Other than being mind-bendingly implausible and trite, there’s not that much wrong with “Trouble With the Curve,” the story of an aging baseball scout who takes to the road with his adult daughter to check out a promising high school player.
Clint Eastwood plays Gus, the crotchety caricature of a baseball lifer who is being chased out of his job as a scout for the Atlanta Braves by a smarmy whippersnapper of an assistant general manager who has the temerity to use the “interwebs,” to borrow a phrase from Gus, to evaluate player statistics.
If this sounds like “Trouble With the Curve” is relitigating the “Moneyball” debate from the Luddite point of view, well, that’s not far off. In “Moneyball,” the baseball executives with the computers and the statistical formulas are like creatively destructive capitalists, shaking up a senescent market. Here, they are heartless, willfully obtuse bean-counters who don’t understand the fundamentals of the game.
One of the big problems with the film, for those who pay attention to such things, is that it gets the baseball part of the movie wrong, in order to set the stage for Gus’s crowning glory. Of course, the technophobia is designed to appeal to older audiences, who might be inclined to sympathize with Gus for his dislike of computers, his uncooperative bladder and an overall stubbornness about compromise. Gus pounds this theme home with a steady stream of one-liners designed to show his general incomprehension of and contempt for the modern world.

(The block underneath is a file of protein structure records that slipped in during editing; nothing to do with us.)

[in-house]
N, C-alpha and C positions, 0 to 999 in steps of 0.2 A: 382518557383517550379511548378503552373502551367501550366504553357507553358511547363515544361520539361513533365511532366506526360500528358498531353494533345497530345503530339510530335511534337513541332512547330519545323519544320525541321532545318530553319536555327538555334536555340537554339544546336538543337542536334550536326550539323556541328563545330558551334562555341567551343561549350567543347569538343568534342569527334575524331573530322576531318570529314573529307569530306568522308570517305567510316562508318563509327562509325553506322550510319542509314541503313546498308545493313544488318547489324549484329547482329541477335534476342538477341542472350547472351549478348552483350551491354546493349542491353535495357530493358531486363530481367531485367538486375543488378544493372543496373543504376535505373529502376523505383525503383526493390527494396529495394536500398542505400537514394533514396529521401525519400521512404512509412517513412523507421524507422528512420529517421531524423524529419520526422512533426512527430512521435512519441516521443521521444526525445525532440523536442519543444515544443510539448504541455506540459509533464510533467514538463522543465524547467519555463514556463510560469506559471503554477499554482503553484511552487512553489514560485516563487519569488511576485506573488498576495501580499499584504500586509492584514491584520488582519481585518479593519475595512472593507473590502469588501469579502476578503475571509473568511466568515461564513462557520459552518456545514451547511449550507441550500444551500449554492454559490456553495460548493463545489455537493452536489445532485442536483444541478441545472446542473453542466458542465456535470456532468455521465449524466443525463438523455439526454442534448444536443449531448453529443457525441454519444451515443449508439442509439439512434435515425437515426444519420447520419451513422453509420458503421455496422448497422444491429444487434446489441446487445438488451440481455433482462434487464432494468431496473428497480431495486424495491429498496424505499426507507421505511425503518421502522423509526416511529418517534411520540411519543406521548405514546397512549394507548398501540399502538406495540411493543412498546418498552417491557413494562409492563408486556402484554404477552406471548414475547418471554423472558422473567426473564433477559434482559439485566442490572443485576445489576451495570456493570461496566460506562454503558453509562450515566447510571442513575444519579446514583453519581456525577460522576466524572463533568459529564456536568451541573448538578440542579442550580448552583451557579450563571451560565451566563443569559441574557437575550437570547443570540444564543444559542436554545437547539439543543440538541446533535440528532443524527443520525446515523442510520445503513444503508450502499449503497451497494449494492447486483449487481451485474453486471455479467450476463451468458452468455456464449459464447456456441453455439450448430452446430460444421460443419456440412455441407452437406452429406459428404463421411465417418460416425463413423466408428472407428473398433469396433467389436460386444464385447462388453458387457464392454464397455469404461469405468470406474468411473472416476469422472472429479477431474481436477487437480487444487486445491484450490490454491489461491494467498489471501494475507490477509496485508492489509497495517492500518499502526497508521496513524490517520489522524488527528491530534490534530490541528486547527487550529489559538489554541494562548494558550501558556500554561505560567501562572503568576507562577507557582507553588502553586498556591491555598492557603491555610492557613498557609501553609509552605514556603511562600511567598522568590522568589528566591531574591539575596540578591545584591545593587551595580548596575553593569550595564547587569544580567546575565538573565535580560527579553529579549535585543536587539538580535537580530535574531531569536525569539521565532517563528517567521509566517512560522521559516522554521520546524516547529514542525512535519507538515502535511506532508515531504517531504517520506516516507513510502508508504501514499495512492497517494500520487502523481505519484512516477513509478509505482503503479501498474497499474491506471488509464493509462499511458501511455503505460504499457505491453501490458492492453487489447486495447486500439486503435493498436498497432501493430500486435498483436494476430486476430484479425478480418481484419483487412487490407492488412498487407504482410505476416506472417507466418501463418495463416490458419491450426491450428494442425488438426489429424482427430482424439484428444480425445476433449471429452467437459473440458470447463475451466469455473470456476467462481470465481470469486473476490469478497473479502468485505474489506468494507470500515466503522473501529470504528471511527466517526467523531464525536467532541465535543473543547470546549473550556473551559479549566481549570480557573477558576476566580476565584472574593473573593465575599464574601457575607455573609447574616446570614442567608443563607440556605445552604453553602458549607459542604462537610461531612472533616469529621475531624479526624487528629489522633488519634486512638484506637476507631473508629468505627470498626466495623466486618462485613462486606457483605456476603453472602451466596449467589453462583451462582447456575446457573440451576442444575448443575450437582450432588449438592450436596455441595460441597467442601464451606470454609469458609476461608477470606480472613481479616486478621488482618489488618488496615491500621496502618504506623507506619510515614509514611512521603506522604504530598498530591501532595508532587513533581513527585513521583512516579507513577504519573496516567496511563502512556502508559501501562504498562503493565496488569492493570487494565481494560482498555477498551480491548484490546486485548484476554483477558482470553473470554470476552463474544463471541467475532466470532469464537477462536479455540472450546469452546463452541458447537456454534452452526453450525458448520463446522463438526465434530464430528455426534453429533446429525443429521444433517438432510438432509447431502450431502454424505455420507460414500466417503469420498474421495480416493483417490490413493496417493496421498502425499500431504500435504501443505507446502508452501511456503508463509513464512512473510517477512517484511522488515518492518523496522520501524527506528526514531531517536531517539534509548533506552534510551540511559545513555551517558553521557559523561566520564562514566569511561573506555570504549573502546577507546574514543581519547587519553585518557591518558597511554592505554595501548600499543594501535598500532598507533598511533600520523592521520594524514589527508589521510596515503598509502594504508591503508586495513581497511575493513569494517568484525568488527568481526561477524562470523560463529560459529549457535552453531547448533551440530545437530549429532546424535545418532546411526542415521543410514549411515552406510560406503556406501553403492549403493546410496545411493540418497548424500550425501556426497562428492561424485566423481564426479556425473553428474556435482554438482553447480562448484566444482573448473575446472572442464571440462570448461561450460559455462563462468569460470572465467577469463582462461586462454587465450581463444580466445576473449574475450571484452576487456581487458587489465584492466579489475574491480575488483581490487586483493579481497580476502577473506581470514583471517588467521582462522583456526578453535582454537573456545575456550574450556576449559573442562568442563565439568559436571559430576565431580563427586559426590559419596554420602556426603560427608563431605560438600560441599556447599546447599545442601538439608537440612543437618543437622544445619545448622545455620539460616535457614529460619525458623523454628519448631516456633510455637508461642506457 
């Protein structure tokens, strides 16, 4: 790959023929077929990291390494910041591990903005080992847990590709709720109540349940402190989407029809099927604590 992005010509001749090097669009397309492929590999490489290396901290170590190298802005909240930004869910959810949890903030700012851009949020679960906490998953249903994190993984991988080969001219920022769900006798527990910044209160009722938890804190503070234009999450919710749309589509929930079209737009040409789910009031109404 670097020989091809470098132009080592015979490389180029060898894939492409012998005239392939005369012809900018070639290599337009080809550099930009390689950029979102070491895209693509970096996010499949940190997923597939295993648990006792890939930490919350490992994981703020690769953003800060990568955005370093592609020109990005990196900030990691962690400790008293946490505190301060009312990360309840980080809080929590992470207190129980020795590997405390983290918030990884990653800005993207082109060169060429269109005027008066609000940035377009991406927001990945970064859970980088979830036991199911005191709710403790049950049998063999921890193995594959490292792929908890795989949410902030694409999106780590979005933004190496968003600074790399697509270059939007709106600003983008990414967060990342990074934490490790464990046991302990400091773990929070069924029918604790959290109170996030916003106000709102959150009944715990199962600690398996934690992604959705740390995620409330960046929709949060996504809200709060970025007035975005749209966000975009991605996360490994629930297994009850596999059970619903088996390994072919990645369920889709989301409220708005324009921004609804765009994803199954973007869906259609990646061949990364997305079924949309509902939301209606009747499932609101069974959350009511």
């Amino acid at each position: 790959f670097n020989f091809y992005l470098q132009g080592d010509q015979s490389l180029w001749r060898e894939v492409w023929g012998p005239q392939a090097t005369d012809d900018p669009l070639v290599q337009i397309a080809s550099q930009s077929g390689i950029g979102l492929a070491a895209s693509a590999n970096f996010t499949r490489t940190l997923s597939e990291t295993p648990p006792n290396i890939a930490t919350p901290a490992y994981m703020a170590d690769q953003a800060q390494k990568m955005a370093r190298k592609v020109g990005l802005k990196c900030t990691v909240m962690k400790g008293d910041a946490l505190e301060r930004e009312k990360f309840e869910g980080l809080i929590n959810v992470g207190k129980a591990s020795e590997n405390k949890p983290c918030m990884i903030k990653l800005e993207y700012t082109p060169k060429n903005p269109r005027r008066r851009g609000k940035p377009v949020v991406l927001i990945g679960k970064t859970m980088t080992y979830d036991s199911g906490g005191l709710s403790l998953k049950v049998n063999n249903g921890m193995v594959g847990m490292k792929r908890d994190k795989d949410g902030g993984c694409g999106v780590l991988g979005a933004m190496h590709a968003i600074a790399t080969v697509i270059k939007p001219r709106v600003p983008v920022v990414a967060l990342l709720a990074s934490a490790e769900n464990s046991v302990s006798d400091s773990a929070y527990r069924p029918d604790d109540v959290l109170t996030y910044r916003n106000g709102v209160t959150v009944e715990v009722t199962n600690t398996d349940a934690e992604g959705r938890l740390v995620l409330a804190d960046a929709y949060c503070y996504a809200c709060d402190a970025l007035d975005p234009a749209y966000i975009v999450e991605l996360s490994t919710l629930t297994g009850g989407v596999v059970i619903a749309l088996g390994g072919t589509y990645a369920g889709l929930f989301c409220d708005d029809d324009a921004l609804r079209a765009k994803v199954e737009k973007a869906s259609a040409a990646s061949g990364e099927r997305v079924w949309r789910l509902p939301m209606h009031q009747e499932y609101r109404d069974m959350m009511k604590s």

The movie picks up when Gus heads out for what might well be his last scouting trip. Because his eyesight is failing, Gus’ boss Pete (John Goodman) persuades Gus‘ daughter Mickey (Amy Adams) to go along for the ride. She’s a high-powered Atlanta attorney — proud, aloof and a workaholic — who risks losing a big case to support her dad, even though their relationship has been troubled since Gus left Mickey in the care of relatives when his wife died.
So the trip is a last hurrah in more ways than one. Gus has to decide whether a slugging high school prospect is worth the Braves‘ top pick in the amateur draft. And he has to repair the rift with his daughter before she gives up on him completely. Into that mix comes Johnny (Justin Timberlake), an ex-player looking to establish a new baseball career as a scout for the Red Sox. Johnny was scouted by Gus, and the two renew their friendship on the road. Johnny also takes an interest in Mickey — one that is not immediately requited because of her inability to connect on an emotional level. The movie staggers into the third reel with a half dozen loose ends that are tied up in an orgy of score settling and unlikely coincidence.
Despite these considerable structural flaws, “Trouble With the Curve” gets by on its likability. Mr. Timberlake is charismatic as the former player who masks his dreams of glory under a facade of persistent good cheer. It’s easy to root for Mickey, who is bound up by her troubled past, but yearns to connect with Gus and with Johnny. Their romance is handled in a slow, sweet and, by contemporary standards, remarkably chaste manner, as Johnny tries to coax Mickey out of her shell.
Mr. Eastwood has raised the cranky-old-man cliche to an art form. As in “Gran Torino,” he’s able to balance a hidebound exterior with a more nuanced inner life. It’s not an easy trick to pull off, and Mr. Eastwood appears to do it effortlessly.
TITLE: “Trouble With the Curve”
CREDITS: Directed by Robert Lorenz. Written by Randy Brown.
RATING: PG-13 for cussing, cigar chomping, and other curmudgeonly acts.
RUNNING TIME: 111 minutes
MAXIMUM RATING FOUR STARS
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